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Darwin Correspondence Project

To Francis Darwin   7 [July 1878]1

Down, | Beckenham, Kent. | Railway Station | Orpington. S.E.R.

7th

My dear F.

Porliera went beautifully to sleep in my study & awoke well early in the back & obscure part of my study, & has kept awake all day under skylight: it has circumnutated in simple manner.— Now I shd like to hear whether it is kept hot & dry at Würzburg; for it seems an odd case.— I will look to stomata some day.—2

Maize radicles have behaved splendidly & George has made some capital sketches. On other hand radicles of Cotton-plant almost always utterly insensible to the little sq.— I suppose I cannot get right temperature or keep air damp enough.

I wish I cd get some cement which wd hold under water.3

I have been looking to day at flowers of the Marantaceous Thalia dealbata:4 they wd be well worth investigating; if you pass bristle down young flower, & you then hear a click & the pistil shoots across the flower & becomes wound up like a corkscrew & seizes bristle; but when bristle withdrawn it is covered with pollen.— I think pistil is held straight by a fold in a stiff petal, & slightest touch releases it, & then bang it goes off, ensuring cross-fertilisation.

Good bye, as I have nobody to talk to, about my work, I scribble to you.—

I send Nature.5

All the family are here & all adoring Bernard6

C. D.

I forgot to thank you for extract from Cieleski & about Sachs & sleeping plants.— Notwithstanding what he says, I shd. like to see sections, on your return, of bent & straight oats-cotyledons.7

CD annotations

1.3 Now … Wùrzburg; 1.4] underl red crayon

Footnotes

The month and year are established by the reference to the plant that CD had received from Kew (see n. 2, below).
CD was sent a plant of Porlieria hygrometrica from the Royal Botanic Gardens, Kew, on 5 July 1878 (see letter to Francis Darwin, 6 [July 1878] and n. 2). Francis had reported that Sachs did not understand its movements and believed it to be almost always asleep (see letter from Francis Darwin, [22 June 1878] and n. 6). CD may have wanted to check the location of the stomata in relation to leaf movement caused by changes in the moisture level; earlier authors had differed on whether the species was sensitive to such changes (see, for example, Fée 1858, pp. 467–9).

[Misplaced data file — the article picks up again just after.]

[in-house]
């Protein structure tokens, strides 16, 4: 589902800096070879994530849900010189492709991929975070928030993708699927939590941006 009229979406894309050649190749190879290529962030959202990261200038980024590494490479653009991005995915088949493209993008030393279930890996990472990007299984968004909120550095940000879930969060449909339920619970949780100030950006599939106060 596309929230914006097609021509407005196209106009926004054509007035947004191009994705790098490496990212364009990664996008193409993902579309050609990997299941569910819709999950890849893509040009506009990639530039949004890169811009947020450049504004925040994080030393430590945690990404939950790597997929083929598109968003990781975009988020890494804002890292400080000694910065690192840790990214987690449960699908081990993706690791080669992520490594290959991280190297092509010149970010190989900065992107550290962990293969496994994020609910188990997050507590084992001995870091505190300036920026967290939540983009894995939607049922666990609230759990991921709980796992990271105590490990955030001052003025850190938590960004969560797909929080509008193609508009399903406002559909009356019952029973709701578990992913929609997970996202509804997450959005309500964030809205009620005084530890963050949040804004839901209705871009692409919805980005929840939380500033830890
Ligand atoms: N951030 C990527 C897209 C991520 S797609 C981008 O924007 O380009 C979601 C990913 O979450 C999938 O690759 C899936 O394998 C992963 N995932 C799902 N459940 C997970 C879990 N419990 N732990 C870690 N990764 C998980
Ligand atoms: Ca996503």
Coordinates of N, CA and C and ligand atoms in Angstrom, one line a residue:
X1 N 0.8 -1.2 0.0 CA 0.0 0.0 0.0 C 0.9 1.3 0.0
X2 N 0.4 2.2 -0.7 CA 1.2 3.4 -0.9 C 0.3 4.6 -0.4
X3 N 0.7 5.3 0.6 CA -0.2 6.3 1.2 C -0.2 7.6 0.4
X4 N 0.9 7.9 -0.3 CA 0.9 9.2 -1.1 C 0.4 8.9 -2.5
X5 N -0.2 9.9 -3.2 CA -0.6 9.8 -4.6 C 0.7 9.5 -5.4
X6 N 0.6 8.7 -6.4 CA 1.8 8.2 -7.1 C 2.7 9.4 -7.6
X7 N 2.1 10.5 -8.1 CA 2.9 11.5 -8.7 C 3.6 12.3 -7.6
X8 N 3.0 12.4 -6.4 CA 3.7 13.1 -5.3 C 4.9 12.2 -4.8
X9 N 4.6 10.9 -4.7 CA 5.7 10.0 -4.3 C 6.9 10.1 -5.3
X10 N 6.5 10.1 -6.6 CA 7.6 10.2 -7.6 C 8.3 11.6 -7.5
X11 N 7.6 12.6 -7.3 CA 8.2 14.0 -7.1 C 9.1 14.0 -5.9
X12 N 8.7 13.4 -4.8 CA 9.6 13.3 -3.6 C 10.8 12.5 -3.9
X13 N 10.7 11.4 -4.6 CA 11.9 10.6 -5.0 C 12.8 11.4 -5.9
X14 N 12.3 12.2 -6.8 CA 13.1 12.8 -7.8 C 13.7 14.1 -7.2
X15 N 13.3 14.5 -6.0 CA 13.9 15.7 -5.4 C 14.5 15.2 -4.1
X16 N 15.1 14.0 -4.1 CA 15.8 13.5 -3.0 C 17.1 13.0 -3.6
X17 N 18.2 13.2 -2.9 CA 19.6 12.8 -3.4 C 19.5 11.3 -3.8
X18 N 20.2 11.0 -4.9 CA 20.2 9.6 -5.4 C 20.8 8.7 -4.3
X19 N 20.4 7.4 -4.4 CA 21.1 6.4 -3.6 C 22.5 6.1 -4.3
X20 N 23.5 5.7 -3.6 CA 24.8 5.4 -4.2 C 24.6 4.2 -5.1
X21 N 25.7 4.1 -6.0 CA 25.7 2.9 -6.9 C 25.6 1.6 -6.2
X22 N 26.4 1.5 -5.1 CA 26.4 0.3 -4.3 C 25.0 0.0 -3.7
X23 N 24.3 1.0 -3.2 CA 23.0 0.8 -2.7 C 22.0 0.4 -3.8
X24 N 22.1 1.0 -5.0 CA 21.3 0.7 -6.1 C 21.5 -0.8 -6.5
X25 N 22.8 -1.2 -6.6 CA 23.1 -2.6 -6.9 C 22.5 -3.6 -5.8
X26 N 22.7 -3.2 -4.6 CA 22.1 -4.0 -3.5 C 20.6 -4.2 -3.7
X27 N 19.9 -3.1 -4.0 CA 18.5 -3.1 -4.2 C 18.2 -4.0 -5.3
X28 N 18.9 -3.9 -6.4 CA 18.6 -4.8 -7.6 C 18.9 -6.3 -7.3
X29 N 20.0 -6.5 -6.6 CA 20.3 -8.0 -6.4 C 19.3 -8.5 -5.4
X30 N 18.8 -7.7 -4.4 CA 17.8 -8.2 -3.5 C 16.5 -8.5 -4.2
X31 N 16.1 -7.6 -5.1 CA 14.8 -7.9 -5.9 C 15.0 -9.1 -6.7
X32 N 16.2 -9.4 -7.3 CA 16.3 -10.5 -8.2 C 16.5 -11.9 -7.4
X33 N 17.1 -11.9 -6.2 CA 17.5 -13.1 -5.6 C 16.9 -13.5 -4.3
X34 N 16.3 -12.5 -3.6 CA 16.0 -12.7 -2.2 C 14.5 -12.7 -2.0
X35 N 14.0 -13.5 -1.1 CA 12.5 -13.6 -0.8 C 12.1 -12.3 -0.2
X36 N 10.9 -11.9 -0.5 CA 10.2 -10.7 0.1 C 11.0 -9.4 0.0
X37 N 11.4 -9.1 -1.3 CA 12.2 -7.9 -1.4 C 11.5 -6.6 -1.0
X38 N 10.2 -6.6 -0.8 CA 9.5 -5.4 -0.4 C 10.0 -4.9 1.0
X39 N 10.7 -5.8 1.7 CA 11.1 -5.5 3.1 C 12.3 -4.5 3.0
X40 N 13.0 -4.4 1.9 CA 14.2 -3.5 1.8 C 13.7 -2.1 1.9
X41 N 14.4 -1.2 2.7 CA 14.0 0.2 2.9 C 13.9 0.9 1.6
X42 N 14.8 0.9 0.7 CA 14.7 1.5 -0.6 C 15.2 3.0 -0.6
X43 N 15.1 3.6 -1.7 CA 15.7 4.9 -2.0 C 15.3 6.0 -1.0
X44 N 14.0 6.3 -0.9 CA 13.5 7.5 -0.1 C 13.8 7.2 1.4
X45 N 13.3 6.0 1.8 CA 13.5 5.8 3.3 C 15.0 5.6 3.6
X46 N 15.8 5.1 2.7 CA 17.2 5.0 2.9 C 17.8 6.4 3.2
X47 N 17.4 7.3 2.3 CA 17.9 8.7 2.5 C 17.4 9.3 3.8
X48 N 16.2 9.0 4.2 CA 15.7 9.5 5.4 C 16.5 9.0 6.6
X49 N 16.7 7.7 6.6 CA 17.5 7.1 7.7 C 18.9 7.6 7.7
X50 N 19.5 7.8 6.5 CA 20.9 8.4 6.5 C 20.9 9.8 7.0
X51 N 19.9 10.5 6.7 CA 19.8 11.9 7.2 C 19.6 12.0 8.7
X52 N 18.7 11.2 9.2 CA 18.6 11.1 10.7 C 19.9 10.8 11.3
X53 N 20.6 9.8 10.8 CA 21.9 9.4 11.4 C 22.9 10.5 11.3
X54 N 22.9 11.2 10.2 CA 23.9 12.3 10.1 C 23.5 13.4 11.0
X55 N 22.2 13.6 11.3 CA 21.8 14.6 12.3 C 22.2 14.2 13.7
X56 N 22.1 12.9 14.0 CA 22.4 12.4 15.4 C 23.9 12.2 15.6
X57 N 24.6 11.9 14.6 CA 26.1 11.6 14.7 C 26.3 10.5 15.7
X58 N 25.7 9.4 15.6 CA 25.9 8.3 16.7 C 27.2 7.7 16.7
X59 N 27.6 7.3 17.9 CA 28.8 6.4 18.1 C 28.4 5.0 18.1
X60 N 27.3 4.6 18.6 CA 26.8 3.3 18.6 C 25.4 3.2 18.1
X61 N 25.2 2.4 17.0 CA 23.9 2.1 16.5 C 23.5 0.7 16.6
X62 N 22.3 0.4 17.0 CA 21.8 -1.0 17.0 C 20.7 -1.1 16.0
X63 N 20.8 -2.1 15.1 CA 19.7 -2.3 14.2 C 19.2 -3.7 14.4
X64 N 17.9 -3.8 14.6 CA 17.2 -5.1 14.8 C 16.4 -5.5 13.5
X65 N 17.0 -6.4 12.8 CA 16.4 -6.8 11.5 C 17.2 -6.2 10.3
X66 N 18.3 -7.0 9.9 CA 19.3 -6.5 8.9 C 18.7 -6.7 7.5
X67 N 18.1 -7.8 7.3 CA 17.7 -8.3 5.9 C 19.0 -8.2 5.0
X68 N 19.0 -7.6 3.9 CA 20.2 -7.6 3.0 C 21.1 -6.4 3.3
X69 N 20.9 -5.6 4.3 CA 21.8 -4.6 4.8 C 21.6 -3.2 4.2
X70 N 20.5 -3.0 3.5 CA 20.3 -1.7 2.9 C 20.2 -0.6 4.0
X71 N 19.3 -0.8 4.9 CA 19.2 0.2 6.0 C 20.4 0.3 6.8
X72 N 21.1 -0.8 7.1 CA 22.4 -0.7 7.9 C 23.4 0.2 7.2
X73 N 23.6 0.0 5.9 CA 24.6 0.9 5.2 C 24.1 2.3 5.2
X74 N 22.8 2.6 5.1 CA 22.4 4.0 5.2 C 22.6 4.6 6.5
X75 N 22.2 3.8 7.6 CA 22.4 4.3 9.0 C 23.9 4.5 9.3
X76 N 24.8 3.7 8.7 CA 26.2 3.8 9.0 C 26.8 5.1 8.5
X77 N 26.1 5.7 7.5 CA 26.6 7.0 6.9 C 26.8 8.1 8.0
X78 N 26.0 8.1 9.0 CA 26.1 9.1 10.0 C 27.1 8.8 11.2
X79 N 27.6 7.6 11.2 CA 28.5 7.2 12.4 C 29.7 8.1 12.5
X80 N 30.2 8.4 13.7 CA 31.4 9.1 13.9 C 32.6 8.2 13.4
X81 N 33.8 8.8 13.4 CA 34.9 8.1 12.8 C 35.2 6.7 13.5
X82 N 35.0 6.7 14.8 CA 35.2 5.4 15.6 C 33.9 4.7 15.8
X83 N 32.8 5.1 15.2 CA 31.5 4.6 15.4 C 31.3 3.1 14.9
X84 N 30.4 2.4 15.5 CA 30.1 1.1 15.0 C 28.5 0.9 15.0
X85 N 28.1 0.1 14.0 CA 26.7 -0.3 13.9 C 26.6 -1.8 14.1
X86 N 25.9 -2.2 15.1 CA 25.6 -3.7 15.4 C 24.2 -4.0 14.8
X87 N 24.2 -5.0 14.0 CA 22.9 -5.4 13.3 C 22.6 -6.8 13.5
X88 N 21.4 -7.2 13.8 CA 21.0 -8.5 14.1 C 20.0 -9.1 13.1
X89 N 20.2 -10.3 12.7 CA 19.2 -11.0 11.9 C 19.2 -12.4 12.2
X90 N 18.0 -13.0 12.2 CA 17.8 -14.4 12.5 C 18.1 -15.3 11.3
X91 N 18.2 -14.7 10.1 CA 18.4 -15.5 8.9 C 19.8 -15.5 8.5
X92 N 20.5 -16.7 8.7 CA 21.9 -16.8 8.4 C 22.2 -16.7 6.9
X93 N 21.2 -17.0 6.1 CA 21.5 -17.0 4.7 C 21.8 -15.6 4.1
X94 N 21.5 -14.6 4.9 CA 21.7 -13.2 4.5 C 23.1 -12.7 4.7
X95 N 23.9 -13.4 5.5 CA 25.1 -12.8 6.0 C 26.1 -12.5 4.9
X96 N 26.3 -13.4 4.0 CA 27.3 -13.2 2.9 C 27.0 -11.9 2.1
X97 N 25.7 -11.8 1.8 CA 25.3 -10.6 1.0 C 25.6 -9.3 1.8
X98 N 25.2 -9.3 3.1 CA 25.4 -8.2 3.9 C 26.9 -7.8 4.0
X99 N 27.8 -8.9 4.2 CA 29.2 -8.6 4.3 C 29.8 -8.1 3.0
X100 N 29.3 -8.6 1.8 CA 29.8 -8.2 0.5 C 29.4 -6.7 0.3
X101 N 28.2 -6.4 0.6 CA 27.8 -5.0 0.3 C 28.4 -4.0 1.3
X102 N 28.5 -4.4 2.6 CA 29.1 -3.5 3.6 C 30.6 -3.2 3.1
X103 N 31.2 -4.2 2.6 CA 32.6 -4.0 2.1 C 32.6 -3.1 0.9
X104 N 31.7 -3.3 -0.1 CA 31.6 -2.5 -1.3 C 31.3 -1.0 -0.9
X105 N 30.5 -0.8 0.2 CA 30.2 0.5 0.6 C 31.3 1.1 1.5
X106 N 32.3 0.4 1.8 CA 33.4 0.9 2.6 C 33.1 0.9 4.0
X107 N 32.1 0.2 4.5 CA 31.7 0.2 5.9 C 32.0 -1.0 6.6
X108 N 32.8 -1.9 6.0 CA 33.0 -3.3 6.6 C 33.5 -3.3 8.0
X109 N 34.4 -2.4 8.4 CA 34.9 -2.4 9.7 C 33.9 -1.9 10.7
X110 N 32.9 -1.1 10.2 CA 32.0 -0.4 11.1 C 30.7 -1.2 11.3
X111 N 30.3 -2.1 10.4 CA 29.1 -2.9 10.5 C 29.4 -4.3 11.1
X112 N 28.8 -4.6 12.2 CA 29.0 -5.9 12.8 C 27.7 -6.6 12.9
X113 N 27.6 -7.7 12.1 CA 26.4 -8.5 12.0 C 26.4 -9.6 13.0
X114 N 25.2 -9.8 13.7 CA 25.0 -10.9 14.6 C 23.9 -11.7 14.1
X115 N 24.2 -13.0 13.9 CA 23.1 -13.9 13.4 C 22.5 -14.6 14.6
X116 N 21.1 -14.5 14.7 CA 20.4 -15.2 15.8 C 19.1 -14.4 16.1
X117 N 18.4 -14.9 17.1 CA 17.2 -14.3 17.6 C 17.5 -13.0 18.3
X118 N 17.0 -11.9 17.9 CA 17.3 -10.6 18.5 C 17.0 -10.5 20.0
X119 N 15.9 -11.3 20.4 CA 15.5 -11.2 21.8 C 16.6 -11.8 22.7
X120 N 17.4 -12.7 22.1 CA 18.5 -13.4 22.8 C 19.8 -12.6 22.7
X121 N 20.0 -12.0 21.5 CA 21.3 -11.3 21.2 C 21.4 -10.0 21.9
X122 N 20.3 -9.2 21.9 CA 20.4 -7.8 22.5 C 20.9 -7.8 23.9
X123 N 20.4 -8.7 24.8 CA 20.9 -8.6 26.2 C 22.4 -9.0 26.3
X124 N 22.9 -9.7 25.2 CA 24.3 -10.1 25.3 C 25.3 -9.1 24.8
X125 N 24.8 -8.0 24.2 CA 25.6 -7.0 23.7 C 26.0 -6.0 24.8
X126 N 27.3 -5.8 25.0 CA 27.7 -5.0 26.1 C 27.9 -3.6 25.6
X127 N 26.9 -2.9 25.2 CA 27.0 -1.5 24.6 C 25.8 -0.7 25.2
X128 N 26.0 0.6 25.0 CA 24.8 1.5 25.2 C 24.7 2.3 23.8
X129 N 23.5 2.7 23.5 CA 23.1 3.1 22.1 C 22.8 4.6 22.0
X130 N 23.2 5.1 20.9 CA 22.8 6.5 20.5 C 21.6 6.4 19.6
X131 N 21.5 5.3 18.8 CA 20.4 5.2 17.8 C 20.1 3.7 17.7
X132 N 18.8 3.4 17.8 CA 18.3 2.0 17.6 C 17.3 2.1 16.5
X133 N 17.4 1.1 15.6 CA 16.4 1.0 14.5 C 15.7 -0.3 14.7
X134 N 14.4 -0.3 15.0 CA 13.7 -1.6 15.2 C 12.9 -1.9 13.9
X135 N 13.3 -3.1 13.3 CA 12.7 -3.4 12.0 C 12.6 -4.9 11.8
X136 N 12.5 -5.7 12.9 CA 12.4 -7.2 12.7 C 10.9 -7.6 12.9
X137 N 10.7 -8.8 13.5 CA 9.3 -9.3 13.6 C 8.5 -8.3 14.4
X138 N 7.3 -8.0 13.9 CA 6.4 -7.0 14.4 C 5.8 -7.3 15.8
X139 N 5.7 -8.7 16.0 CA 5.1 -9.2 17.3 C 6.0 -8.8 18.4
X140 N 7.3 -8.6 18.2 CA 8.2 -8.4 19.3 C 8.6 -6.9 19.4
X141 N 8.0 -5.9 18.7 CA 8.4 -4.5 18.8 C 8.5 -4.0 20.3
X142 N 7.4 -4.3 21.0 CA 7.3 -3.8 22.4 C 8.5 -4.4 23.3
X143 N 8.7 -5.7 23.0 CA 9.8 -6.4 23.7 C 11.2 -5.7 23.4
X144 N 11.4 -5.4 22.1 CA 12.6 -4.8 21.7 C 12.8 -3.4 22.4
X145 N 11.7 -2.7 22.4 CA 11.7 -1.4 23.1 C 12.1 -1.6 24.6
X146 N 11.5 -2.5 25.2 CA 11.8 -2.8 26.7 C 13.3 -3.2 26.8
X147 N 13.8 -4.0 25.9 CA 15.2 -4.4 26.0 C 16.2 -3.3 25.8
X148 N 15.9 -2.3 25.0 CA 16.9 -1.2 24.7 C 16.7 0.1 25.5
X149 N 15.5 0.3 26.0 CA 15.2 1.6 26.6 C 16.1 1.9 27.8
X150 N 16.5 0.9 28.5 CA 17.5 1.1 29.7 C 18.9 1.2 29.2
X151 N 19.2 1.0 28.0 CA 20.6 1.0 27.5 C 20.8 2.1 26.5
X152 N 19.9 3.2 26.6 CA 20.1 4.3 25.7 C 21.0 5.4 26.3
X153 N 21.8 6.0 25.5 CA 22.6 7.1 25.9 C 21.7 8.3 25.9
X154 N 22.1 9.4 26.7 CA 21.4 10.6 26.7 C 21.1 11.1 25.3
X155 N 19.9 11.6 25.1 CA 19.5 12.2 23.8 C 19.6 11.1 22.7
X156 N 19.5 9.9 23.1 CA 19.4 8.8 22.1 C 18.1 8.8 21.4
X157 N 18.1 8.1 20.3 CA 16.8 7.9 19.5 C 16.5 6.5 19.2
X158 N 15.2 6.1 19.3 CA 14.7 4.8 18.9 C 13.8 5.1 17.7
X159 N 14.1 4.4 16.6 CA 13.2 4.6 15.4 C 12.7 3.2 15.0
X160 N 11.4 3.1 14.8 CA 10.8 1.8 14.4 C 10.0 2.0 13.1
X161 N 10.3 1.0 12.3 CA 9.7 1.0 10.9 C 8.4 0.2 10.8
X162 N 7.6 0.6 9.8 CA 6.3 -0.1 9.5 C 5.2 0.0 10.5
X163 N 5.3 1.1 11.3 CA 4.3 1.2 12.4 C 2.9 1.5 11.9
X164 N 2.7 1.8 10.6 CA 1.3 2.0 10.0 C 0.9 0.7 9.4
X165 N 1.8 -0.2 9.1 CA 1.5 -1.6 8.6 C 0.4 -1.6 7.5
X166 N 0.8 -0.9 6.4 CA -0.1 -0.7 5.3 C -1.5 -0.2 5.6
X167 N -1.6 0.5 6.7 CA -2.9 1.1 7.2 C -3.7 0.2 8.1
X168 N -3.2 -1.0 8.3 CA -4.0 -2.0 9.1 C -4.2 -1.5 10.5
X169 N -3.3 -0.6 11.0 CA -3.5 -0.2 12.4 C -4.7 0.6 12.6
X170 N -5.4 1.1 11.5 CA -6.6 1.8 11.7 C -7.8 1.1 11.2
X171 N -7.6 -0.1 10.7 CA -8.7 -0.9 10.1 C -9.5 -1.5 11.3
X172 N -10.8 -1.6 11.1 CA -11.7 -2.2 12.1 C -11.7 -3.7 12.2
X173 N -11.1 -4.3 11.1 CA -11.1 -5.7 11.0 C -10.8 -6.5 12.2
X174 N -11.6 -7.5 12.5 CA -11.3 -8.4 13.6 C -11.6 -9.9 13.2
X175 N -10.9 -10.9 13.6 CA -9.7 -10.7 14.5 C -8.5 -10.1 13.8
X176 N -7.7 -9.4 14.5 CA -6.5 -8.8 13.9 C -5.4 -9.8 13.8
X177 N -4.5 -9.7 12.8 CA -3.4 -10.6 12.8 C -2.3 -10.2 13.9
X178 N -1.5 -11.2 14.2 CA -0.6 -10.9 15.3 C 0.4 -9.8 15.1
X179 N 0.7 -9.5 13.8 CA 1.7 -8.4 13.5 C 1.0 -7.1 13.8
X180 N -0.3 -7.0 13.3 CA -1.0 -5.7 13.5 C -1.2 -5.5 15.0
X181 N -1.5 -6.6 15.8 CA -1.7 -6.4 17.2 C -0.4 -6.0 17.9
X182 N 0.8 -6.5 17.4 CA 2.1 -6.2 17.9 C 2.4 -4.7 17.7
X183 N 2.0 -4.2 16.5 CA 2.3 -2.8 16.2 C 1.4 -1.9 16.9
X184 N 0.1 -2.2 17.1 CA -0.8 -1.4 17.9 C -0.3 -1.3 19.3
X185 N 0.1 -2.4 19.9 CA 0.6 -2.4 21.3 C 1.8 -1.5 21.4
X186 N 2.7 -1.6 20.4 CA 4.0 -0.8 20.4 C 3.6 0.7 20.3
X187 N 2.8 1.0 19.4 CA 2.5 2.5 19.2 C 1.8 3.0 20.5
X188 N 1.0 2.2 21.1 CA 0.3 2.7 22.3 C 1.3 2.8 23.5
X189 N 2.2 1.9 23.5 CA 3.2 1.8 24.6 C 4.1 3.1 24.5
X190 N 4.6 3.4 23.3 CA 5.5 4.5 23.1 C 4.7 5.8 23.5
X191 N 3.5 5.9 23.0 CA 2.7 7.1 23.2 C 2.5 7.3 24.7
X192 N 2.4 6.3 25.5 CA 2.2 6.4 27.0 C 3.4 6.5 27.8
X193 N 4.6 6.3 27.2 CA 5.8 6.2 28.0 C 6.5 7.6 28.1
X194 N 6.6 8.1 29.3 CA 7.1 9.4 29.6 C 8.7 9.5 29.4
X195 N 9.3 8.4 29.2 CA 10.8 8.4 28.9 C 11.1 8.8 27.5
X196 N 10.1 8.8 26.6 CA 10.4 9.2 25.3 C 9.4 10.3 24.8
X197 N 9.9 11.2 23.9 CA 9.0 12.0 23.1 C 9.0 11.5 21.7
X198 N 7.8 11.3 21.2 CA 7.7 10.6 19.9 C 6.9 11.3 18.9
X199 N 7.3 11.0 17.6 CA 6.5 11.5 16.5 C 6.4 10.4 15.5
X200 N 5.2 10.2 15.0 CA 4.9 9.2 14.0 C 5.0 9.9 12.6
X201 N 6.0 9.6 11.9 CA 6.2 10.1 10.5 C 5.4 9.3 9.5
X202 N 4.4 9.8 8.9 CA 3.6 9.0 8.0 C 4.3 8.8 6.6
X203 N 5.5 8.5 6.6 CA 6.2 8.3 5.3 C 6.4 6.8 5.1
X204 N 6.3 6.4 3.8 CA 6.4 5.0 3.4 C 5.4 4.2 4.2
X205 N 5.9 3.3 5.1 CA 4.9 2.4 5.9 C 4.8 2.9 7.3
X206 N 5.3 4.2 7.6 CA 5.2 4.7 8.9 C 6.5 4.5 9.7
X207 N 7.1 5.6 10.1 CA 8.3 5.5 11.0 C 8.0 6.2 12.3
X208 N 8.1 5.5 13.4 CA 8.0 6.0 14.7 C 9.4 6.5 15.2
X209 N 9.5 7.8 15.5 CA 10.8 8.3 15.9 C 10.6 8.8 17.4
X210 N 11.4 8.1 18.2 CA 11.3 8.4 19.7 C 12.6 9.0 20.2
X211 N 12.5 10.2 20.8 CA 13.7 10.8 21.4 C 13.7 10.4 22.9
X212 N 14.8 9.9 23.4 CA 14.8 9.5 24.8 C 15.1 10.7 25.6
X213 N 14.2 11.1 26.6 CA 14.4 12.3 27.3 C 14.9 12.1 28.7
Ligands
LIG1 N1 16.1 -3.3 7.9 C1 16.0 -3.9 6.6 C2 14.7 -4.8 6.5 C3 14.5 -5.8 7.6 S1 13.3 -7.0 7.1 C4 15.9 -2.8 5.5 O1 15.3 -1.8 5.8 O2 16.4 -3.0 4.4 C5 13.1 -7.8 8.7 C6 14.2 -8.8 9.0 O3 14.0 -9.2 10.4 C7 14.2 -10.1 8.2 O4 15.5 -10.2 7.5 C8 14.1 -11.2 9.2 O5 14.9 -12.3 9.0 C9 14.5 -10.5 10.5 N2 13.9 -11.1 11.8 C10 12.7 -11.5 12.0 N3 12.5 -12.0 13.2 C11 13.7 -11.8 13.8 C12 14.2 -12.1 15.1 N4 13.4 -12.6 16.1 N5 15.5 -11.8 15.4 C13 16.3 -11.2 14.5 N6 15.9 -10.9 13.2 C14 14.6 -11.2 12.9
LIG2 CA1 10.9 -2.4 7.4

CD was testing the sensitivity of radicles (embryonic roots) by attaching tiny squares of card to one side of the tip; in optimal conditions, the roots moved away from the card, thus confirming their irritability (see letter to Francis Darwin, 6 [July 1878] and n. 4). Getting the pieces of card to stay in place was a challenge; CD later found that sandpaper adhered more effectively (Movement of plants, p. 133). George Howard Darwin’s sketches of the roots of maize (Zea mays) are in DAR 209.5: 200–3. In Movement of plants, p. 8, CD acknowledged George’s help with illustrations.
Thalia dealbata (powdery alligator-flag) is in the family Marantaceae (arrowroot) but CD described it as in the Cannaceae (Movement of plants, p. 389); it is native to North America. CD’s notes on movement of the pistil in flowers of T. dealbata, dated from 9 to 20 July [1878], are in DAR 209.13: 1–11.
The journal Nature was published weekly.
Bernard Darwin was Francis Darwin’s son; he had lived with CD and Emma Darwin at Down House since the death of his mother, Amy Darwin, in September 1876. William and Sara Darwin were visiting at the time of this letter (Emma Darwin’s diary (DAR 242)).
See letter from Francis Darwin, [before 7 July 1878] and n. 5. Francis had sent a work by Theophil Ciesielski and mentioned that Sachs did not think work in cutting sections of cotyledons to determine whether cells on the concave side of a bent stem were smaller than those on the convex side would give worthwhile results.

Bibliography

Fée, Antoine. 1858. Notice sur les plantes dites sommeilantes, et en particulier sur le Porlieria hygrometrica R. et Pav. [Read 13 July 1858.] Bulletin de la Société botanique de France 5: 451–71.

Summary

Describes sleep movements in Porlieria and his experiments on movements of radicles.

Thalia flowers have interesting mechanism to ensure cross-fertilisation.

Letter details

Letter no.
DCP-LETT-11595
From
Charles Robert Darwin
To
Francis Darwin
Sent from
Down
Source of text
DAR 211: 34
Physical description
4pp †

Please cite as

Darwin Correspondence Project, “Letter no. 11595,” accessed on 14 June 2021, https://www.darwinproject.ac.uk/letter/DCP-LETT-11595.xml

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